Dancing Is Not Walking
by Harold & Meredith Sears
Do you ever feel that you are just
walking through your dance patterns -- a little plodding, less than
smoothly artistic? Two strategies to make your movements feel more
like dancing are anticipation/preparation and rise/fall.
In our classes, we are taught the
individual steps that make up a figure and the individual figures
that make up a routine. As we dance, the cuer names those steps and
figures in order -- Open Telemark; Maneuver Side Close; Back Passing
Change; Back Waltz . . . But we must not think in terms of
individual components. Instead of dancing this and then that,
individually, we need to dance this into that, flowing
In our usual walking steps, we
accelerate a little as we push with one foot and we decelerate as we
land on the next foot -- go, stop, go, stop. Walking has a regular
up-and-down motion to it, too, as we push off (and up a little),
swing a leg forward to catch ourselves, and then land on that foot --
up, down, up, down. When we dance, we don't want the "go, stop"
or the "up, down." We want our bodies to move across
the floor at a smooth rate, as if we were gliding on ice skates. Our
feet may be scooting about beneath us, but our bodies should be
floating in a dignified and stately way above it all. To do this,
instead of launching the body forward and then taking the step and
catching our weight, we want to reach out with the foot first, begin
to transfer weight, contact the floor, and only then fully transfer
Similarly, we must not see the end
figure as a goal -- "If I can only get to the end of this Double
Telespin!" We must look beyond that last step, prepare for it in
terms of position and alignment, and so maintain the smooth flow.
Consider the Open Telemark. If you only think of the individual steps
in this figure, you will likely take the third step with a little
jerk of arrival. The Open Telemark is a discrete figure, but
it is only a small part of the dance, so don't feel that you have
arrived or finished anything. If a Maneuver is coming up, begin a
little right-face body rotation on the last step of the Telemark.
Don't wait for the first step of the Maneuver. Get that trail foot
moving, push off and continue the body flow.
Second, dancing should not be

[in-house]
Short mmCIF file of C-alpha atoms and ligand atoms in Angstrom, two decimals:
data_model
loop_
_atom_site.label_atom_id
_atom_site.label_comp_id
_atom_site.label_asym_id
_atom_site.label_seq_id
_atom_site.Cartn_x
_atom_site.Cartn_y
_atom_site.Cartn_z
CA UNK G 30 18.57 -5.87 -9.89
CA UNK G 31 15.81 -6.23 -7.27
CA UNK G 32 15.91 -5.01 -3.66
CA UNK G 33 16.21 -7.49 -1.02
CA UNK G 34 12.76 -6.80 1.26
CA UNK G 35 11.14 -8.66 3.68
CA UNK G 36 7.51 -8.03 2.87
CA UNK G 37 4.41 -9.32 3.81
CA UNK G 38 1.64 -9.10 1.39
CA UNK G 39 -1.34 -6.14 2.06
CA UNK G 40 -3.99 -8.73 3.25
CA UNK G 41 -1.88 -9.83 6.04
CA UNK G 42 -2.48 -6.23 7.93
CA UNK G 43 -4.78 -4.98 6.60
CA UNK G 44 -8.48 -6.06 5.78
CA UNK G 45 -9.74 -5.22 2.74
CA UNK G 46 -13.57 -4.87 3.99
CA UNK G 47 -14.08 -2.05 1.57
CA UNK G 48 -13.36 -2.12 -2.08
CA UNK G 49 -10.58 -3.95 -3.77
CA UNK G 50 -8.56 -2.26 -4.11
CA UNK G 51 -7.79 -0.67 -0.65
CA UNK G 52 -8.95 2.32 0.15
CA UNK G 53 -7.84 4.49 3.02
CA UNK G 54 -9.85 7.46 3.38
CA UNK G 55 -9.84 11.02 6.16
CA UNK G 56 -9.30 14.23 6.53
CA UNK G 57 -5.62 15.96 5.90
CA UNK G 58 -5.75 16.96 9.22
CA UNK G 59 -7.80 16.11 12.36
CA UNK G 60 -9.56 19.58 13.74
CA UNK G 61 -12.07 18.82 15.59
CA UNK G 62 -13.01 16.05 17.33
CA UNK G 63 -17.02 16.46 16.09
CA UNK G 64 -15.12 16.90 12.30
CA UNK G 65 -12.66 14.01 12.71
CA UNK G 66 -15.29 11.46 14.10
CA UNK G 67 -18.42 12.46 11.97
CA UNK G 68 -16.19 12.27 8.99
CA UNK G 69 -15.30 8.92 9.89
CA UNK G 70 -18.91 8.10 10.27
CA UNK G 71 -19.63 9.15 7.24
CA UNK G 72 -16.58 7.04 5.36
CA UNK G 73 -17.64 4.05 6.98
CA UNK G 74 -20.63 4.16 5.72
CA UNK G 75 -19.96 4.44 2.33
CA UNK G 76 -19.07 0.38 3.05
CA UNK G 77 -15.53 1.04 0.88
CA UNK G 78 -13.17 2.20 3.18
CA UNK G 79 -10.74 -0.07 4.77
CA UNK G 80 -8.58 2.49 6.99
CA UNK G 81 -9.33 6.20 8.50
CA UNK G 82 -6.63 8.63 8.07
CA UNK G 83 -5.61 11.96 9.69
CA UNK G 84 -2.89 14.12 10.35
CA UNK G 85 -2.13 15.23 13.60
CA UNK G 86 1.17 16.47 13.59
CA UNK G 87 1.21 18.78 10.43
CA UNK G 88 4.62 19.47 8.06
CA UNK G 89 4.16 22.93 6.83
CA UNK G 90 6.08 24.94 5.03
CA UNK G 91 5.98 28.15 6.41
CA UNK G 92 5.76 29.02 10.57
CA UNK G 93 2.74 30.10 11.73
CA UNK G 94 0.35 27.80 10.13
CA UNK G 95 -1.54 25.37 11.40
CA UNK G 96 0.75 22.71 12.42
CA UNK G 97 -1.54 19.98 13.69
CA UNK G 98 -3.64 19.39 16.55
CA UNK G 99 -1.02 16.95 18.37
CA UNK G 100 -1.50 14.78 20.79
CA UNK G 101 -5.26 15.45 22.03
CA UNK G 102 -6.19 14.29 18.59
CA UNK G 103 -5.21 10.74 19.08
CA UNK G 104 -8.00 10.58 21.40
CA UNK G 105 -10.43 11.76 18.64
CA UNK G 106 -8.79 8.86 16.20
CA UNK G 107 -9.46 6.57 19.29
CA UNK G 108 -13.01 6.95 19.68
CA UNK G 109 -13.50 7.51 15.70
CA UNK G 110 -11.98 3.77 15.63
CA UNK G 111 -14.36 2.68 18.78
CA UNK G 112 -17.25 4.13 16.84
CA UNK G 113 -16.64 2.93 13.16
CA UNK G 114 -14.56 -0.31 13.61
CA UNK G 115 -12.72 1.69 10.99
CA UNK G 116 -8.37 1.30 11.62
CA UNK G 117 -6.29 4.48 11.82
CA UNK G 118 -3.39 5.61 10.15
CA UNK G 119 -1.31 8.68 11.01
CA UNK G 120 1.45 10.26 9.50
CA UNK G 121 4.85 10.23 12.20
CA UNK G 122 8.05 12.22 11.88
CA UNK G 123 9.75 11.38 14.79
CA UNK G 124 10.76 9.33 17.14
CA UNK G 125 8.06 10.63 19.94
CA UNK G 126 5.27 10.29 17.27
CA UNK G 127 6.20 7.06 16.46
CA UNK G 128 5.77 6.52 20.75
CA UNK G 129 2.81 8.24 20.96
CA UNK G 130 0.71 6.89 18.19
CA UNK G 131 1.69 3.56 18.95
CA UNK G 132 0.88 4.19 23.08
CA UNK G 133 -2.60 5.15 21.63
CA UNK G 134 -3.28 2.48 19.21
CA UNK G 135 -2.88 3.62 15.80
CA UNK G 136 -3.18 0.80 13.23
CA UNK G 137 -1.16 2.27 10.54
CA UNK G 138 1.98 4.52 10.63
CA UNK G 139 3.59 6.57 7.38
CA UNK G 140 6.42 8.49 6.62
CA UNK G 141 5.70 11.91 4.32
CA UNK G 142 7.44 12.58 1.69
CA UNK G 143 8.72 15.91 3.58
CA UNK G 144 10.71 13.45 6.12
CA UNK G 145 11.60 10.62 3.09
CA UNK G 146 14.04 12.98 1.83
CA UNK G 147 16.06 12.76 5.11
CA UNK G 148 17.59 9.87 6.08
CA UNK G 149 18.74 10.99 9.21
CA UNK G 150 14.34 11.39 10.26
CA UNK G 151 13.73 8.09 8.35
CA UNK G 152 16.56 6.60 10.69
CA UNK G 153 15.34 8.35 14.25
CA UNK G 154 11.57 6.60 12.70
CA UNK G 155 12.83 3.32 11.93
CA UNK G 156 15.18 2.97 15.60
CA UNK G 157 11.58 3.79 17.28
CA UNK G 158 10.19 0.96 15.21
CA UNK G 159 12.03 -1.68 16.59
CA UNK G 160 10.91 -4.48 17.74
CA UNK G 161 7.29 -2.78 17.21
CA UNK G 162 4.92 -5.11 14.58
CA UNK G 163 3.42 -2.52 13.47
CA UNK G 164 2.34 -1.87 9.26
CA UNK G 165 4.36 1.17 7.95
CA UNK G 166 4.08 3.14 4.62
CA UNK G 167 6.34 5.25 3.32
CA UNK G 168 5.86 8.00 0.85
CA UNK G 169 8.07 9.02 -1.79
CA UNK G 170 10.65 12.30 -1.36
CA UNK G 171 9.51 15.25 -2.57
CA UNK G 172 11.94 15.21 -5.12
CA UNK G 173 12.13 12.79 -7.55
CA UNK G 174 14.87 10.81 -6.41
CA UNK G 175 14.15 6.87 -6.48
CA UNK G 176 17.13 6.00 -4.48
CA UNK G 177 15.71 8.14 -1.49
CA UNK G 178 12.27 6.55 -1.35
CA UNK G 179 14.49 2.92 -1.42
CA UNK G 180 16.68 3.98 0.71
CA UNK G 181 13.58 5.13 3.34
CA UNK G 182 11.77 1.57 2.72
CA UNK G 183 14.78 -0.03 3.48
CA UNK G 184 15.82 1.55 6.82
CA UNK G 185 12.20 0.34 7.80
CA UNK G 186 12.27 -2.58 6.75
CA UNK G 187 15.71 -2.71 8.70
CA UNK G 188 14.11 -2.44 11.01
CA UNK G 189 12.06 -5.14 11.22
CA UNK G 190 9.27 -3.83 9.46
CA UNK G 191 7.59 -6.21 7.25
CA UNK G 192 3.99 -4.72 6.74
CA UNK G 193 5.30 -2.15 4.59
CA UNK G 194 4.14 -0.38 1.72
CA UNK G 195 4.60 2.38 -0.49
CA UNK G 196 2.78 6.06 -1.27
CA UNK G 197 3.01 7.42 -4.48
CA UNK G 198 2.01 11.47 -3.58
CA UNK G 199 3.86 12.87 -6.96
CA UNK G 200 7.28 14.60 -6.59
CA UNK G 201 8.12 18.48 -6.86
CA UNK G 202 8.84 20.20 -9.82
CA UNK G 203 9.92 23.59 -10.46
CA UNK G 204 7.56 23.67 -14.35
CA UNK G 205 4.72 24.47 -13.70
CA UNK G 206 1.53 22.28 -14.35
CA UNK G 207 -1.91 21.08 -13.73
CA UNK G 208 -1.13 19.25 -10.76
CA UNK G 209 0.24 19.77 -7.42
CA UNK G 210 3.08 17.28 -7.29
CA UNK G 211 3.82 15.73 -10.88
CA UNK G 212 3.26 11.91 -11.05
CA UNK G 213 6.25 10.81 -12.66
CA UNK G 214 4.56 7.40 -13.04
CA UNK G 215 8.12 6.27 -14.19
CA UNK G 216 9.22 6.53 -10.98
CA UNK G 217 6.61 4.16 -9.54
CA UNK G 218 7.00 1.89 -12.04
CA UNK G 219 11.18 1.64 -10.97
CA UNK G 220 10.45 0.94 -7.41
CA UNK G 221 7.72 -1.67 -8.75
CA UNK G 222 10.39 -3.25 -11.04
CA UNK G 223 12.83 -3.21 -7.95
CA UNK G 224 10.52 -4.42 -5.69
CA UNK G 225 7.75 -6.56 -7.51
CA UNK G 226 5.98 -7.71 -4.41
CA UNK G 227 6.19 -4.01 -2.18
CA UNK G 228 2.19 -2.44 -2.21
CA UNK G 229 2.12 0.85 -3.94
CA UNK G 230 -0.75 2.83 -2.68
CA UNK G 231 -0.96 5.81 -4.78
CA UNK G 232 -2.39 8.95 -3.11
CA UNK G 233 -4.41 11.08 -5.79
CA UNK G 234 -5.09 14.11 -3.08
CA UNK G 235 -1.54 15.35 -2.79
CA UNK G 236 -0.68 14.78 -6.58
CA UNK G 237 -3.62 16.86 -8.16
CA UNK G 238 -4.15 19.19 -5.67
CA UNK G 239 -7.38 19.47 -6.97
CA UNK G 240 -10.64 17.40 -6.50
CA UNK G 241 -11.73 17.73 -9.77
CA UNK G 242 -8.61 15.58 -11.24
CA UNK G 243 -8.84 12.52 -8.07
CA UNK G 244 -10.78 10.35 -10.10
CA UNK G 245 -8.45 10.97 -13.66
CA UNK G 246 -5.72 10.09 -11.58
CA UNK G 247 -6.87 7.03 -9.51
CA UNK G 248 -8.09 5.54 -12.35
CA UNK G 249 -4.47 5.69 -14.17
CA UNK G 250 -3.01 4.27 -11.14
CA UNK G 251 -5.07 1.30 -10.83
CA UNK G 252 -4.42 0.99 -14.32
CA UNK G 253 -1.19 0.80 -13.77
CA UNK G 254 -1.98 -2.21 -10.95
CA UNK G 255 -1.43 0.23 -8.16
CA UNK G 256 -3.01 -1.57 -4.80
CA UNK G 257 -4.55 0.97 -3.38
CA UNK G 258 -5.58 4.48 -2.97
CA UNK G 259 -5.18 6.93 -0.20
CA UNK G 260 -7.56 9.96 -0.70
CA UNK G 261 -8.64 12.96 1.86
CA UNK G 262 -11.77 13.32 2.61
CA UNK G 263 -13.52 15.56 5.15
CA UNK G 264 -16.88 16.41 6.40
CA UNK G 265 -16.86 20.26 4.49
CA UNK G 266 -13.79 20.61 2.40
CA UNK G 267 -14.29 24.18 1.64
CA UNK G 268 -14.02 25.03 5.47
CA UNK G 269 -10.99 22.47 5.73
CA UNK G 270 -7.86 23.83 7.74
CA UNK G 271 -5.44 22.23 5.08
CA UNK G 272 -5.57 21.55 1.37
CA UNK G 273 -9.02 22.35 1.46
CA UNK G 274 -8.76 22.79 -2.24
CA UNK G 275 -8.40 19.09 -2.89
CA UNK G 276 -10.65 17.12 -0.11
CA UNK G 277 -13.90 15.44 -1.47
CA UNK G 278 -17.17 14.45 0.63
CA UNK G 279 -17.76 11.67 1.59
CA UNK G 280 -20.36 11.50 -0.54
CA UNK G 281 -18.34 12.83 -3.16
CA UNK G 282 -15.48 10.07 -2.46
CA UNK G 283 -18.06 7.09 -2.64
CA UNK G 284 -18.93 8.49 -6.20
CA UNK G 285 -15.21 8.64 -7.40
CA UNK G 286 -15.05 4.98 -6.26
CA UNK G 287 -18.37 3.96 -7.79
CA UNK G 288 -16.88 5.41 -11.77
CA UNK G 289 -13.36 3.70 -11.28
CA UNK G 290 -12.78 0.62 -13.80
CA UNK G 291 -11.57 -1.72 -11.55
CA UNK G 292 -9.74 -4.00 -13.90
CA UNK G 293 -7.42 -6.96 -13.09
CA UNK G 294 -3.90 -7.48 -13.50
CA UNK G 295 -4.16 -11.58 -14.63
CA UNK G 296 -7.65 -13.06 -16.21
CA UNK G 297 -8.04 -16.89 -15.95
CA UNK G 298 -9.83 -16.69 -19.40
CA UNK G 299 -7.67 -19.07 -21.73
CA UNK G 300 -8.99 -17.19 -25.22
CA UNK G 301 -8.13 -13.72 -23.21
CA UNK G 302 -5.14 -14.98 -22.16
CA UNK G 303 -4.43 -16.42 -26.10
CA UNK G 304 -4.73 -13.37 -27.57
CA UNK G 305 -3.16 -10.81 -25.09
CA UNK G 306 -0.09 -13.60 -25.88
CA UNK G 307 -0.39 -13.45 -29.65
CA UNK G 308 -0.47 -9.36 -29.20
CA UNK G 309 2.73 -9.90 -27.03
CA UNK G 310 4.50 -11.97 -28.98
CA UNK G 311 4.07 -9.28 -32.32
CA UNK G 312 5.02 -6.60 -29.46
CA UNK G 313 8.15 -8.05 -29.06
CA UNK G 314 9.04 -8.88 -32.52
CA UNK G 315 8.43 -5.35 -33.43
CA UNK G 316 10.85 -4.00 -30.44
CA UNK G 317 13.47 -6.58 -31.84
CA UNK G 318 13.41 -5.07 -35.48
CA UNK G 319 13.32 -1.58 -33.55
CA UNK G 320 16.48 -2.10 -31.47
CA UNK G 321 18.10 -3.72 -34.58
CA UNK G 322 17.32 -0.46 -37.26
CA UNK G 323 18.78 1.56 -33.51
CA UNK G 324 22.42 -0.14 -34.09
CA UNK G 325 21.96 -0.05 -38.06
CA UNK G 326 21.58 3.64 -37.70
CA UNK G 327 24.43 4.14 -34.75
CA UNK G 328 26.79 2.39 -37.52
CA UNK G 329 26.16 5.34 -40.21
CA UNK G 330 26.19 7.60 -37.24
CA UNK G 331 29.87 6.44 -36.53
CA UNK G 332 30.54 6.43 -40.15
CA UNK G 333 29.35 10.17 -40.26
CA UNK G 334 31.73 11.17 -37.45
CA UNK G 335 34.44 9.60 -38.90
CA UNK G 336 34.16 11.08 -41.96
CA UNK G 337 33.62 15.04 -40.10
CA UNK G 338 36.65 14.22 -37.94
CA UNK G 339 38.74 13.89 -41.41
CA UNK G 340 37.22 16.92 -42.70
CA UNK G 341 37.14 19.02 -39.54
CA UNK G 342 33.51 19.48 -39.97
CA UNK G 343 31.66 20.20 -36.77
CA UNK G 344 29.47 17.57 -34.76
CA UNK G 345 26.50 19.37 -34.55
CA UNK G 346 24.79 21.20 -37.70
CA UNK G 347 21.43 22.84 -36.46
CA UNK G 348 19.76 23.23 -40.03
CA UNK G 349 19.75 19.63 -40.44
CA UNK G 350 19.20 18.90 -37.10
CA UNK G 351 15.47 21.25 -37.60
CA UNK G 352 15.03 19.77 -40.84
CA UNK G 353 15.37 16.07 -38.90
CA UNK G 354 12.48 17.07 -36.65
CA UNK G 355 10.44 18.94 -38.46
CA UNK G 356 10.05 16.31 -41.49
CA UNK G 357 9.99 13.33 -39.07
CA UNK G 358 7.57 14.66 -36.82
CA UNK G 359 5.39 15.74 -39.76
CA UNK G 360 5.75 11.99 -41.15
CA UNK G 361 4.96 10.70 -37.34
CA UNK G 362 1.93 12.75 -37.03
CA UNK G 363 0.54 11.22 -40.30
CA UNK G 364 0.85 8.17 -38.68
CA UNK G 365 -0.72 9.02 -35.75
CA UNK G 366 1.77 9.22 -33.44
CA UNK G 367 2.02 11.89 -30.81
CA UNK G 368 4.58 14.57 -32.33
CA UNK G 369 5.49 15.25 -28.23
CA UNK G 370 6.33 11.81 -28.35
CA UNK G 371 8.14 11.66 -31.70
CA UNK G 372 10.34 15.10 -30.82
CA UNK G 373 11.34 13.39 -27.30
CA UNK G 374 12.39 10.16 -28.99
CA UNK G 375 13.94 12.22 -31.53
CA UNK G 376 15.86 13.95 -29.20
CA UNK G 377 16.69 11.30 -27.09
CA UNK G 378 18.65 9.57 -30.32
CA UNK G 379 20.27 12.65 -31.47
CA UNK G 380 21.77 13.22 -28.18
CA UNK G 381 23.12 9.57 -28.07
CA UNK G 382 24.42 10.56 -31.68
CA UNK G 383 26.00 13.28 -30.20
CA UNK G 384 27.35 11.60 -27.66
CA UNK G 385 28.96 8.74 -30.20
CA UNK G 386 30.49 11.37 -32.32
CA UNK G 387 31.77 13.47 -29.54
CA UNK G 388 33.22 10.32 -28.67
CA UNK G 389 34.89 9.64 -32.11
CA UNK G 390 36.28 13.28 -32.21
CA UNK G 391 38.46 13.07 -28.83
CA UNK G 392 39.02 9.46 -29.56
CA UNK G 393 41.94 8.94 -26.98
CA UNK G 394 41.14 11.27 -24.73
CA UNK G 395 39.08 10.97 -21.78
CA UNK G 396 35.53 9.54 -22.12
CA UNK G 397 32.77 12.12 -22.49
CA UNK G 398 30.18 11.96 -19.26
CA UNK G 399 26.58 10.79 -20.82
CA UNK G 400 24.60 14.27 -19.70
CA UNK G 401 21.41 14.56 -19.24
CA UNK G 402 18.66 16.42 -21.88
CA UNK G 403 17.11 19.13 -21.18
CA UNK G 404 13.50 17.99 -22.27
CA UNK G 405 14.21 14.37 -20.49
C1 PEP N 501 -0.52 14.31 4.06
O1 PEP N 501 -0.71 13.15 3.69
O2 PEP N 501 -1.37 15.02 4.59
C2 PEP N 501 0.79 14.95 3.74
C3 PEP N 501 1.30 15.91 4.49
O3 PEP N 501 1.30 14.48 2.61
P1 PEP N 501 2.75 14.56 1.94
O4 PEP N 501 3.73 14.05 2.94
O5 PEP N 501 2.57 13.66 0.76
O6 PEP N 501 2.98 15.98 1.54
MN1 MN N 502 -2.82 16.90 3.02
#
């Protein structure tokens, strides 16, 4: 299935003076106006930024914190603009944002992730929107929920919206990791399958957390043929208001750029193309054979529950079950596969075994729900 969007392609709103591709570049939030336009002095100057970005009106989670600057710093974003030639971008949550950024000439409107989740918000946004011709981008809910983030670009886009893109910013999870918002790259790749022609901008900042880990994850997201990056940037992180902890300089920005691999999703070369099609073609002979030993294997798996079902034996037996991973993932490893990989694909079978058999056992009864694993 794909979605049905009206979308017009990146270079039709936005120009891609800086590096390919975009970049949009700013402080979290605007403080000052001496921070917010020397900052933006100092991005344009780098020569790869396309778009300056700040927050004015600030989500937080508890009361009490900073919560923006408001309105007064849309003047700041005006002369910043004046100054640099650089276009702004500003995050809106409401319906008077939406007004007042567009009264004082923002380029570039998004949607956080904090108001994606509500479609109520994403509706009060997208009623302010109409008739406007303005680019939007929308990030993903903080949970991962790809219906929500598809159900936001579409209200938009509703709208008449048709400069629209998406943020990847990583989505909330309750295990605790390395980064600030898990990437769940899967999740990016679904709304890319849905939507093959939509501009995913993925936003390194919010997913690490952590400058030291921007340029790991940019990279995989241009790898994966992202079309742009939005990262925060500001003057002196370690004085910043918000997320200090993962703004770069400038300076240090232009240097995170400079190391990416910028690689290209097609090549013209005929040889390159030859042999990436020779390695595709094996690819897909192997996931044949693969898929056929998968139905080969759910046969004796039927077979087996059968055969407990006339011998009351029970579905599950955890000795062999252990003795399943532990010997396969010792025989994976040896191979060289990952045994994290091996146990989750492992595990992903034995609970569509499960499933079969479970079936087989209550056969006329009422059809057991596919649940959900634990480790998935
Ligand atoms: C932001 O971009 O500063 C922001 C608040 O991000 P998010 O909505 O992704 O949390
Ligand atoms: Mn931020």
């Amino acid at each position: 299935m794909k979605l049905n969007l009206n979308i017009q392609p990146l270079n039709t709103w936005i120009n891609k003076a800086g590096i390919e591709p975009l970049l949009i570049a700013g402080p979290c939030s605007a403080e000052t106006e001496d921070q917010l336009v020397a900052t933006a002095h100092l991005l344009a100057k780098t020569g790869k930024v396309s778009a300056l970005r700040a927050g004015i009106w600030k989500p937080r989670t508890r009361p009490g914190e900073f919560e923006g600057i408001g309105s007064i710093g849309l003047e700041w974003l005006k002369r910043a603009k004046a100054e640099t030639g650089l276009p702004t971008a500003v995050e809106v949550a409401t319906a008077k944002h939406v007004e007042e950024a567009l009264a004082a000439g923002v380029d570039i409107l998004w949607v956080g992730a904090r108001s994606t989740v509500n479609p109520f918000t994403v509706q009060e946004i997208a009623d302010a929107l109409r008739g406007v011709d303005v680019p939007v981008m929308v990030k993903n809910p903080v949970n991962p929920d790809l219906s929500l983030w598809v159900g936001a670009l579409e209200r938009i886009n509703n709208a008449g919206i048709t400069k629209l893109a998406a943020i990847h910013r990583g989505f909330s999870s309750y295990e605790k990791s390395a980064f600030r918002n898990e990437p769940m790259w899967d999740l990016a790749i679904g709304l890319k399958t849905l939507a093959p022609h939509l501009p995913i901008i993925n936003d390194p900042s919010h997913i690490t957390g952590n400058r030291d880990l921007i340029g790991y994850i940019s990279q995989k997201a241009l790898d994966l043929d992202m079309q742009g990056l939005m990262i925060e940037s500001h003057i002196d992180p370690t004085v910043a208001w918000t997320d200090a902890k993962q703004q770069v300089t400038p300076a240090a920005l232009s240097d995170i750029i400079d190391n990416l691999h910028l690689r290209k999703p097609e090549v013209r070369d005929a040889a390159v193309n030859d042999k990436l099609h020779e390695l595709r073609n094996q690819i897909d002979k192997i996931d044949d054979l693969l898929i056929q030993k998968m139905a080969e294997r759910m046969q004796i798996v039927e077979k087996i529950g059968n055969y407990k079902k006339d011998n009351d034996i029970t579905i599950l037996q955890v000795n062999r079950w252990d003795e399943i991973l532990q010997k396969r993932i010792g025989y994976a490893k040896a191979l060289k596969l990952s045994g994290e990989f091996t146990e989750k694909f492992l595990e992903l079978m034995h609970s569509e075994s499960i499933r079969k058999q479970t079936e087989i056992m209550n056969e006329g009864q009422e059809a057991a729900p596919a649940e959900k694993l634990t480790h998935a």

flatfooted, level locomotion around the floor. There are
rhythms that are mostly flat, without much rise and fall, but much of
our favorite dancing -- waltz, foxtrot, bolero -- includes
conspicuous up and down. The "dancing river" not only flows
counter-clockwise around the hall; it also crests and breaks in
smooth and regular wave-like patterns.
The general rule is that you lower
the end of one measure and into the beginning of the next. Soften the
supporting knee (bend it a little) and at least touch the heel to the
floor. Lowering accomplishes two things. It allows you to reach out
farther with the free foot, without bumping into your partner. She
feels the lowering and is ready to step back before you really start
to progress. Then from the lowered position, your first step will be
longer, smoother, and more gliding. From an up position, it is more
short and abrupt. Of course, the second thing that lowering does is
to set you up for graceful rise to the crest of the next wave. In
your up position, your knees are extended but not locked, you are
erect and stretched in your torso -- lungs full perhaps and back a
bit arched, head up -- and your weight is on the balls of your feet.
Here, you are poised for action, ready to move this way or that,
ready to turn easily, ready to respond and so dance with your
partner. If you stay flatfooted, you are rooted and heavy.
version of this
published in the Washington Area Square Dancers Cooperative Association
(WASCA) Calls 'n' Cues, March, 2011.
If you would like to read other articles on dance
position, technique, styling, and specific dance rhythms, you may visit
the article TOC.
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